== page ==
Green Cities, Open Data

[How the Open Data movement can fuel the push for more sustainable cities is something that I been mulling over for years. I finally had the chance to write something on it for Sustainable Cities Canada.]


Toronto is the least bikeable of Canada's large cities, and we've got the numbers to prove it. Released earlier this month, Bikescore is an online calculator that ranks the overall bikeability of North American cities. Victoria, Vancouver, Montreal lead the pack in Canada (T.O. comes in at 7th place, well after Saskatoon, Calgary and Halifax). With eye-catching “heat maps” Bikescore also looks inside the top 10 Canadian and American cities to show where cyclists will feel most at home.

The maps themselves are excellent and well worth a browse. But beyond that, Bikescore is an example of what is happening at the overlap of urban sustainability and another force that is reshaping how we inhabit our cities: the open data movement. [keep reading @SSC or...]

Open Data Dividends
The open data movement is a push to make public the reams of government data on everything from transportation use to water infrastructure. Advocacy groups like Montreal Ouvert and datalibre.ca have sprung up across Canada and the U.S. Thanks in part to their pressure, both Federal and State / Provincial governments have embraced the movement. Cities in particular have responded to the call. In Canada alone there are close to 20 municipalities with some form of open data program. Vancouver, one of the first “open” cities, has been sharing data since 2009.

The movement claims multiple dividends, not least being increased government transparency and the democratization of access to publicly collected data (which can otherwise set you back a hefty fee). But another attraction for municipalities is the possibility of crowd-sourcing innovative applications. Bikescore, and its even more successful parent Walkscore, are perfect examples.

Crowd-Sourcing Innovation
The backbone of both services is information on urban space and transit that allows them to create detailed calculations about the livability of urban areas. To do this they combine scores based on bike infrastructure, terrain, transit access and the proximity of other amenities (parks, schools, shops etc.) . The end result is clear, insightful and directly linked to the current push to create denser, mixed-use and highly livable neighbourhoods.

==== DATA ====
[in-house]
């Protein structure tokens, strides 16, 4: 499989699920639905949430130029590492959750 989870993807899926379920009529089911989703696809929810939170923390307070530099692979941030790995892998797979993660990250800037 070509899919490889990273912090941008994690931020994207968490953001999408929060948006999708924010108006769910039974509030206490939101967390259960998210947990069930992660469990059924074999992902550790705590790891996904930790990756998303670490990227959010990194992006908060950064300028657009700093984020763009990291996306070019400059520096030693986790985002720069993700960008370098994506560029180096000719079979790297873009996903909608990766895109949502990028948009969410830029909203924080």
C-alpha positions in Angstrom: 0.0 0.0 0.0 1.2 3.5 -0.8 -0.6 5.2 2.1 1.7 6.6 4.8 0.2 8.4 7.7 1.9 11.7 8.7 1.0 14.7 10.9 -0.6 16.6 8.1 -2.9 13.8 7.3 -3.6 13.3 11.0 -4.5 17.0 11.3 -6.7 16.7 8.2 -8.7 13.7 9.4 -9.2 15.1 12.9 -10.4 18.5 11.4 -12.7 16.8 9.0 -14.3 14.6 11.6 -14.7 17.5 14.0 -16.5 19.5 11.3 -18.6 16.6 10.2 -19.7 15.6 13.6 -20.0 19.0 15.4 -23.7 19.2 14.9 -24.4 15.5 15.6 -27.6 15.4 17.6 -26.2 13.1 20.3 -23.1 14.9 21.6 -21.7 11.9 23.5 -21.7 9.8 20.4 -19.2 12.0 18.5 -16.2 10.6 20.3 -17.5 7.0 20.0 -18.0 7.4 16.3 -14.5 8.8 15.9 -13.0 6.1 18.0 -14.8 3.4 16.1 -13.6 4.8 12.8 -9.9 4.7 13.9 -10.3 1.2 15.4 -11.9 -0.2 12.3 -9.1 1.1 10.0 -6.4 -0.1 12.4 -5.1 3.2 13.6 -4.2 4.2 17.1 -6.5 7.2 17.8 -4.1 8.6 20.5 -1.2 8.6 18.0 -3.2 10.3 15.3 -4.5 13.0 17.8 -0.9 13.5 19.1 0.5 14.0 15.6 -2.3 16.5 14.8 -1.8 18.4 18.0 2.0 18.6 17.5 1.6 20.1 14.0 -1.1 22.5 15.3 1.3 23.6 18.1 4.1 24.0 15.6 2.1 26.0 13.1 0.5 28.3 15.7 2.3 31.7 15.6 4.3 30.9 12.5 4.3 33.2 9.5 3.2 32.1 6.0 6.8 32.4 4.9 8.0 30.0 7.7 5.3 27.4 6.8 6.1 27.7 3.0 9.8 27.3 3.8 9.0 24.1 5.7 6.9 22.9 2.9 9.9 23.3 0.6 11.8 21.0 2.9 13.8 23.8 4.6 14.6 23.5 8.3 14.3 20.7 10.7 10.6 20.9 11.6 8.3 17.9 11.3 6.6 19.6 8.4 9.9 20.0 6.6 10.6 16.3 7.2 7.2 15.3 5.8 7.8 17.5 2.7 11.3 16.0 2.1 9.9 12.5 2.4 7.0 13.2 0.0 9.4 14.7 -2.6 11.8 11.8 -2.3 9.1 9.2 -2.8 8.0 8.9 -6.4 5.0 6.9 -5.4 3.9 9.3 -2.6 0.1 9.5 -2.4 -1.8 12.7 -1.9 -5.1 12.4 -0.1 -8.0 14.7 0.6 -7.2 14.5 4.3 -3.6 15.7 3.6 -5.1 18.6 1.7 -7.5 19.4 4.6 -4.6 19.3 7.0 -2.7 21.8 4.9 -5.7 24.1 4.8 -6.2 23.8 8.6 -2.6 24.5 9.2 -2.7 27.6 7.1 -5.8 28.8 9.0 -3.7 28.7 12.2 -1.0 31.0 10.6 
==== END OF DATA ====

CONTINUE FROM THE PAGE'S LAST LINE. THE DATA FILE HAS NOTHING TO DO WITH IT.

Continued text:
Much of the underlying data may be collected by municipalities, but planning departments rarely have software engineers on staff. Making the data public can put it in the hands of people with the skills to push it to its limits. In this case a professional team that includes former Microsoft staffers working in partnership with researchers at UBC and SFU.

Cities are also using application designing contests to challenge local software developers. New York City, one of the first to try this approach, just wrapped up the third edition of their annual “Big Apps” contest. My favourite winners include a particularly elegant transit planner , and an application that helps would-be gardeners locate and negotiate access to vacant city land in their neighbourhood.

Datascape: Challenge and Opportunity
City's are fast getting a new kind of topography, a datascape that – thanks to our mobile devices – is being layered over our existing cities and transforming the way we interact with urban spaces. The challenge of deep urban sustainability is in many cases one of unlocking innovation and making the most of available resources. I've long argued that that isn't something that municipalities can do on their own. But models for truly meaningful public engagement – not just consultation – are limited. What the open data movement provides is way to change that and boost the processing power focused on the riddle of creating greener cities.

There are many open questions. Which city will be the first to have a truly multi-modal transit app, or one that helps chart tree canopy cover and reduce the urban heat island effect? Which one will be first to show residents average waste generated in their neighbourhoods, or the water and energy that is consumed there?

Finding answers will require cities to share more and better data, and developers to spot how that data can be used most effectively. Urban sustainability is a perfect challenge, and a perfect opportunity, for the open data movement. We are all waiting to see whether cities and software developers will rise to the occasion.

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This is a blog for news and views on the future of sustainable cites. A major revamp is in the works. Until then I am keeping this version up as an archive of my past writing.

You can expect occasional updates, but not with the same frequency as in the past.

You can also find my writing on urban redesign and sustainability in ReNew Canada, The Mark, Sustainable Cities Canada, WorldChanging, and other more specialized academic publications.

Info on my consulting work, c.v. and current research focus is all here.